New hashers merged, deployed to staging and production. We don't use password login in production, but we do set random passwords in order to reuse Django's account recovery workflow. The random passwords are not used in account recovery, but instead a token is emailed to the user, which expires after 3 days. In three days, I'll clear these random passwords, and then close the bug as fixed.
Just a quick question, why is the following stated in users/backends.py? > SHA-256 password hasher. Good option for 2010. SHA-256 was never ideal for password hashing. It is a digest function.
The Sha256Hasher was added to the code in November 2010: https://github.com/mozilla/kuma/commit/7213950d4bfa32928fa5c21d543a2ed96c4b914e In Django 1.2, there was built-in support for three password hashing functions - MD5, SHA1, and crypt: https://github.com/django/django/blob/973bf6f4856ec3769398caa643ccc61dff4b19f4/django/contrib/auth/models.py#L16-L33 It appears the Django developers were supporting Python 2.4, and those were the strongest hashing algorithms available. It required patching the framework to improve the situation: http://fredericiana.com/2010/10/12/adding-support-for-stronger-password-hashes-to-django/ So, in 2010, using SHA-256 was an improvement over the default of MD5, SHA1, or crypt.
Fair enough, but it is important to note that neither MD5, SHA1 nor SHA2 are password hashing functions. Either way, I am happy with the quick responses and keep up the good work. :)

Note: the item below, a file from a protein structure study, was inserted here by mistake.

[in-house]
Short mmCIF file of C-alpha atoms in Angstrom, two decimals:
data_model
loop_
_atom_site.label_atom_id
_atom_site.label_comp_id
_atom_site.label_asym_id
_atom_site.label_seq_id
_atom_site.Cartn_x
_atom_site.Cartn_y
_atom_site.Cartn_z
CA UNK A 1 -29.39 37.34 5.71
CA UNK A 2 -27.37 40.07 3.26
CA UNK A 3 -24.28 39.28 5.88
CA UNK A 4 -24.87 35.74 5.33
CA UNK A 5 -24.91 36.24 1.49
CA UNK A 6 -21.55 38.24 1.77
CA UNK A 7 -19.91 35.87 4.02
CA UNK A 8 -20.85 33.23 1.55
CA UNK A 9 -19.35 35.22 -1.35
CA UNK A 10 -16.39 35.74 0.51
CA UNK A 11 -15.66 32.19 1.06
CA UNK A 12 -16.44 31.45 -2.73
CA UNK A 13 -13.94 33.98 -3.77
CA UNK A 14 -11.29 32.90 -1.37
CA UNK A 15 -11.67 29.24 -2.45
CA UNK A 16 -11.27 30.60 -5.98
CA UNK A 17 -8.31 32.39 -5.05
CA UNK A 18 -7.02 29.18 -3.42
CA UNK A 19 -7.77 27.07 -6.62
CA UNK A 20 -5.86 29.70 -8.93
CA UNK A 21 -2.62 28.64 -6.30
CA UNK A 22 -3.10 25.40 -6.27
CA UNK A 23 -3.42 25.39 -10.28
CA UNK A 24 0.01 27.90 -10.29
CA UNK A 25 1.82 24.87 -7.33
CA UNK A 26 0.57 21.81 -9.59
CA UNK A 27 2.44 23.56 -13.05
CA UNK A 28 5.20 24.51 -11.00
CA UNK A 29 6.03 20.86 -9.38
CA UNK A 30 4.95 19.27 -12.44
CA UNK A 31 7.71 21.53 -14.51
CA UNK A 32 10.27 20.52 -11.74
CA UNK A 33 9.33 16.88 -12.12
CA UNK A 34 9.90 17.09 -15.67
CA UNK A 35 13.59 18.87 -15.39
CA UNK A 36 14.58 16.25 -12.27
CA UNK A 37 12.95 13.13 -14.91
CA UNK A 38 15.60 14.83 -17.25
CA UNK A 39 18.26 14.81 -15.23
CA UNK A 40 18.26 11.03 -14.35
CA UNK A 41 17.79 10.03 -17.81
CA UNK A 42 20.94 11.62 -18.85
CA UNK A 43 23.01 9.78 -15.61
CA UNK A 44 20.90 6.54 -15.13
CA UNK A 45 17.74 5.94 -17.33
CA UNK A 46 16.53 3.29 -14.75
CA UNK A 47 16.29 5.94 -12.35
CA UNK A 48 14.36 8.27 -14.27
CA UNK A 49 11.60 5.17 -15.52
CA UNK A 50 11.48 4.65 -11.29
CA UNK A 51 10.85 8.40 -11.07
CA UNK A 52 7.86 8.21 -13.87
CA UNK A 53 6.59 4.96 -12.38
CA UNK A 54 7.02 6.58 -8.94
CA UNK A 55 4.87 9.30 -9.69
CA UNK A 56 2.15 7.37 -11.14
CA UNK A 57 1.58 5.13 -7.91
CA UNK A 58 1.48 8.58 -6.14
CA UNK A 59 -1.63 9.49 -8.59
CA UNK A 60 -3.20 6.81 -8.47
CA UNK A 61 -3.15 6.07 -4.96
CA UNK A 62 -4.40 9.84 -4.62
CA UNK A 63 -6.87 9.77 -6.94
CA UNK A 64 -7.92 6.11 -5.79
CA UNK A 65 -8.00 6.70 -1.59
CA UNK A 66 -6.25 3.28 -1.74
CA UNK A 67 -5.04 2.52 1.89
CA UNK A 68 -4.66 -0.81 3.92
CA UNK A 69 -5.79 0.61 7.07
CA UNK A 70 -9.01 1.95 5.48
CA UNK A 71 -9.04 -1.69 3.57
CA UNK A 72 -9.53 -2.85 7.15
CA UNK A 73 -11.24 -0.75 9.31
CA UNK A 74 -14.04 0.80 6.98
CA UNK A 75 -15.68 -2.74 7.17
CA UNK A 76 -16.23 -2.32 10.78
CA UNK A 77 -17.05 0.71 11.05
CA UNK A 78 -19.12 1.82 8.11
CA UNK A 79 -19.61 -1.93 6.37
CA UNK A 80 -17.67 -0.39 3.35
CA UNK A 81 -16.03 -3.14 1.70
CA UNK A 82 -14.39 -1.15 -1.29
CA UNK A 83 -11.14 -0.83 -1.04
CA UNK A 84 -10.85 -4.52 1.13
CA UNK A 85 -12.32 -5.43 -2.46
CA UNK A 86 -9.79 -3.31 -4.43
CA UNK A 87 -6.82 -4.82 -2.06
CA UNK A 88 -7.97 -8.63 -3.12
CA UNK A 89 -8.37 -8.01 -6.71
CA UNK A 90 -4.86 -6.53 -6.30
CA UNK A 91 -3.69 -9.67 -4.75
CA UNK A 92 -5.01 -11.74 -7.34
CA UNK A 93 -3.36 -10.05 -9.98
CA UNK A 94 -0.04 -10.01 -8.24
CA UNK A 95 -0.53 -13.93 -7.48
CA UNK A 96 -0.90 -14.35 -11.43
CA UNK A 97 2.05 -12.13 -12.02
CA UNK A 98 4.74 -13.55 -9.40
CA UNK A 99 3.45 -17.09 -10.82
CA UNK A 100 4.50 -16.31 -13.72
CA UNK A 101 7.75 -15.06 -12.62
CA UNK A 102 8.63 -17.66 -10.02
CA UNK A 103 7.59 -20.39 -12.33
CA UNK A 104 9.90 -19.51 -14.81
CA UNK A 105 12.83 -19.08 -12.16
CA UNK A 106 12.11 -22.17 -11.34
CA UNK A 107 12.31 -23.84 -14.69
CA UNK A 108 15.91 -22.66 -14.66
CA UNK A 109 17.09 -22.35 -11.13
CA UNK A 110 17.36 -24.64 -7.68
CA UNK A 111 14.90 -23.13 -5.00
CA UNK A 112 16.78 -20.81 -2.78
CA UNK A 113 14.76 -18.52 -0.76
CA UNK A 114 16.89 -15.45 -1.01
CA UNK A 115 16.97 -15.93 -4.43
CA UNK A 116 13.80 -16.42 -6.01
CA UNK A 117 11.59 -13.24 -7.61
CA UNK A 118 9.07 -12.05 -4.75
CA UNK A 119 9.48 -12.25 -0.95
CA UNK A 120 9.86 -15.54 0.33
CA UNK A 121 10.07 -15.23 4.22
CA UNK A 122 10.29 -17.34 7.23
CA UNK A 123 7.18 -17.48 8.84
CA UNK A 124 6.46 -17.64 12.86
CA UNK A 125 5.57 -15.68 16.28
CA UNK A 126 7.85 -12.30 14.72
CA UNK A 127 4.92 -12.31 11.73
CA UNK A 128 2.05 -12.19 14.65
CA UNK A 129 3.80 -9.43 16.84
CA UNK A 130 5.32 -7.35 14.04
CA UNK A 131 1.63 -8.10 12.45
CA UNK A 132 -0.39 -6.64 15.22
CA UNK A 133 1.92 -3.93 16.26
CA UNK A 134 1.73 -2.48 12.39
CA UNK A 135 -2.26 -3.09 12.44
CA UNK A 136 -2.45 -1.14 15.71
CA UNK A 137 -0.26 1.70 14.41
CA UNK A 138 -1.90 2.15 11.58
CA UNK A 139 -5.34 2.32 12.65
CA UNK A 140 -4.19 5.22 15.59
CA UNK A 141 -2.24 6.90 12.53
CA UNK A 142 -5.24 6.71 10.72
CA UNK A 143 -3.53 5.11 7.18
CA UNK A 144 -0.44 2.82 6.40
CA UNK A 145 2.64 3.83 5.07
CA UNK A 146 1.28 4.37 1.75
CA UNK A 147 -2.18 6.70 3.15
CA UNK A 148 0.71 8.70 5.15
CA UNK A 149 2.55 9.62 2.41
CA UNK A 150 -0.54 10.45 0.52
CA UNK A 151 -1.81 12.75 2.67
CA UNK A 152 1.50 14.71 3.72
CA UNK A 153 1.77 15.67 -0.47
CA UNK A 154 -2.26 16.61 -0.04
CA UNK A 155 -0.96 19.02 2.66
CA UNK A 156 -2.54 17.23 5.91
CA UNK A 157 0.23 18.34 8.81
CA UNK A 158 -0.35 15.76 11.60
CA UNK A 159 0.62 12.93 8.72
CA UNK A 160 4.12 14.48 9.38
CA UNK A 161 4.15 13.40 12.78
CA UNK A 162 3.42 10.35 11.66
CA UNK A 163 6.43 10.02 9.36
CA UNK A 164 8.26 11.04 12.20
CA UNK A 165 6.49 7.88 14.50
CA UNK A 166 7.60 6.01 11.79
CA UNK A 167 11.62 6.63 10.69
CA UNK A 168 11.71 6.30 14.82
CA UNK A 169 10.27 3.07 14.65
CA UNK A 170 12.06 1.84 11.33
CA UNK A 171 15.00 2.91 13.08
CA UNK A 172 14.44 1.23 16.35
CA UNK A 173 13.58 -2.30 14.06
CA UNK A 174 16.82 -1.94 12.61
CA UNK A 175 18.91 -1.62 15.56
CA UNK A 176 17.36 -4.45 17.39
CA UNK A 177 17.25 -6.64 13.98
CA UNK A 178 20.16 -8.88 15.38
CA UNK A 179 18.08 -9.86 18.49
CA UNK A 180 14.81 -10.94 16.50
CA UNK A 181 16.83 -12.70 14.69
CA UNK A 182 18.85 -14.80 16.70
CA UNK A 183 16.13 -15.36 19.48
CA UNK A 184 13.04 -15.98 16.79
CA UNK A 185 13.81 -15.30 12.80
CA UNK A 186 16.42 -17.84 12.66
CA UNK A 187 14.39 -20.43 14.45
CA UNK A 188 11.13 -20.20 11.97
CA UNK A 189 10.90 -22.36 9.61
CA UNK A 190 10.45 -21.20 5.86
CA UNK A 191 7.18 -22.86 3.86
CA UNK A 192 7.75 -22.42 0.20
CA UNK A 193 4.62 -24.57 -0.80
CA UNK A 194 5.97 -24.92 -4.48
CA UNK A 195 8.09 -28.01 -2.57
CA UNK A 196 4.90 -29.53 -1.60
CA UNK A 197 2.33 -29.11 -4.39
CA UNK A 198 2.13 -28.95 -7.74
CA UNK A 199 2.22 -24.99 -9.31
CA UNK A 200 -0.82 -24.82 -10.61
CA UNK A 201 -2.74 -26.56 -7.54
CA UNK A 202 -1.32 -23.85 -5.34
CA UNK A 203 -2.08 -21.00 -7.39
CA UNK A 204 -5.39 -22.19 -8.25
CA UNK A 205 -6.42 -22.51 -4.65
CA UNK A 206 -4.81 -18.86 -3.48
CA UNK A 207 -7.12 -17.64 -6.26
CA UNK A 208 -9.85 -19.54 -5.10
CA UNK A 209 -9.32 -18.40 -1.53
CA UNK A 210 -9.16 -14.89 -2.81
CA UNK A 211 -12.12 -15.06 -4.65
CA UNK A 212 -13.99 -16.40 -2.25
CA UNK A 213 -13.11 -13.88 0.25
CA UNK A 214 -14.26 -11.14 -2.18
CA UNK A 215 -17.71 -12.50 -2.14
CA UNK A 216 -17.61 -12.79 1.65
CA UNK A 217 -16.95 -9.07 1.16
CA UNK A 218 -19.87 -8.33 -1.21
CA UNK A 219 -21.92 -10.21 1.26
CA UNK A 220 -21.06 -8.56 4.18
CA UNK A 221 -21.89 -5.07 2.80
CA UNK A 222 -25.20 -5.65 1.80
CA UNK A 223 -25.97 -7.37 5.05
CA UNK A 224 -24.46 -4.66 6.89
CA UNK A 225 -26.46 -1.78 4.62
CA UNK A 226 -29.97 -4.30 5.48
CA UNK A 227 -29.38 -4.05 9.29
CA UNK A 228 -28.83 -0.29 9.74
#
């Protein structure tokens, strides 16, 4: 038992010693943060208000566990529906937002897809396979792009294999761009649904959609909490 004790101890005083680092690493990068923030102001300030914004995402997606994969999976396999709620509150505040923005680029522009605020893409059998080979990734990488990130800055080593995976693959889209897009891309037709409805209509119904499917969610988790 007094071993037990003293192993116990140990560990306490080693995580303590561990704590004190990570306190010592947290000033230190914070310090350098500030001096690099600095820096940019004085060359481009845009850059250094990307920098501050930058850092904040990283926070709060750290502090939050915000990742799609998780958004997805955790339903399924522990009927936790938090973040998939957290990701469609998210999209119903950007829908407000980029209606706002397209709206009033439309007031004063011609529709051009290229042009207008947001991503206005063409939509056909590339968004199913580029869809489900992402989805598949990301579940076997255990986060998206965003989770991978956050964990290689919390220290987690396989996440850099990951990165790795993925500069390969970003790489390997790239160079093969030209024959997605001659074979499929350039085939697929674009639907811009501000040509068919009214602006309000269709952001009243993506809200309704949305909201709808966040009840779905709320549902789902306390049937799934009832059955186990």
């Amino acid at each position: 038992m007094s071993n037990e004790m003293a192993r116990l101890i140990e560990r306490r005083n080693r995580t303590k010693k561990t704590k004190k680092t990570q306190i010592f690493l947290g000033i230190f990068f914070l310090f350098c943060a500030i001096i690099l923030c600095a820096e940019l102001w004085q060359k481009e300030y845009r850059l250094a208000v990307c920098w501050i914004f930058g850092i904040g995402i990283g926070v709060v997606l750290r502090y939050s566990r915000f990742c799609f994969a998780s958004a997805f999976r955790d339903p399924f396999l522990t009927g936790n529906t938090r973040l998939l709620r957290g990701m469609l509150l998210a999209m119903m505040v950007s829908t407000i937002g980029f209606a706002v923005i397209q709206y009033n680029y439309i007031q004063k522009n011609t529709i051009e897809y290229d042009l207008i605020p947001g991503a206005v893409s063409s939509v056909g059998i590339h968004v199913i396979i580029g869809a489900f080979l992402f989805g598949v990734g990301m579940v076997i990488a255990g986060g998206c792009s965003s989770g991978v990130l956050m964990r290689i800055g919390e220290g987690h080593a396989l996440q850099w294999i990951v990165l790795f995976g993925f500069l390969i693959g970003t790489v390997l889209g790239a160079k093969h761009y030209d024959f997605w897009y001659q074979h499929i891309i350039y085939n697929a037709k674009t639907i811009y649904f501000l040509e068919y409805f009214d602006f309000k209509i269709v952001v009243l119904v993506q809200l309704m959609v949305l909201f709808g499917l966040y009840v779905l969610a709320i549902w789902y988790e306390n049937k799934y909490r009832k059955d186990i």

The Sha256Hasher is now unused in in production and staging, so closing as fixed and removing security flag. Follow on actions, which will probably be tied to this bug: 1) Regenerate sample database with PDKDF2-based passwords 2) Drop Sha256Hasher and use the Django default PASSWORD_HASHERS
Not an eligible site for the bounty, however, we'll hall of fame this.
Commits pushed to master at https://github.com/mozilla/kuma https://github.com/mozilla/kuma/commit/c58e7d4dc28e3c37d8c7c144ca12f4e694c32fb1 bug 1356795: Use default PASSWORD_HASHERS Use Django 1.8's default PASSWORD_HASHERS, and drop support for custom Sha256Hasher. https://github.com/mozilla/kuma/commit/25cb4795b31ea872a2f3b37f5796ebaedd86f5ad Merge pull request #4268 from jwhitlock/drop-sha256-hasher-1356795 bug 1356795: Use default PASSWORD_HASHERS
Commits pushed to master at https://github.com/mozilla/kuma https://github.com/mozilla/kuma/commit/775750af470a5dea17c3ce75b08f37159c2468ef bug 1356795: Remove unused Sha256Hasher https://github.com/mozilla/kuma/commit/fcf7a0e10e8e0612133f764530e5b470f9943a25 Merge pull request #4296 from jwhitlock/drop_sha256_1356795 bug 1356795: Remove unused Sha256Hasher
Ed, how would you like to be credited on our hall of fame for this? If you want us to link somewhere, we can do that too. Thanks!
Hi April, "EdOverflow" and https://edoverflow.com should be the easiest way for people to find me. Best regards, Ed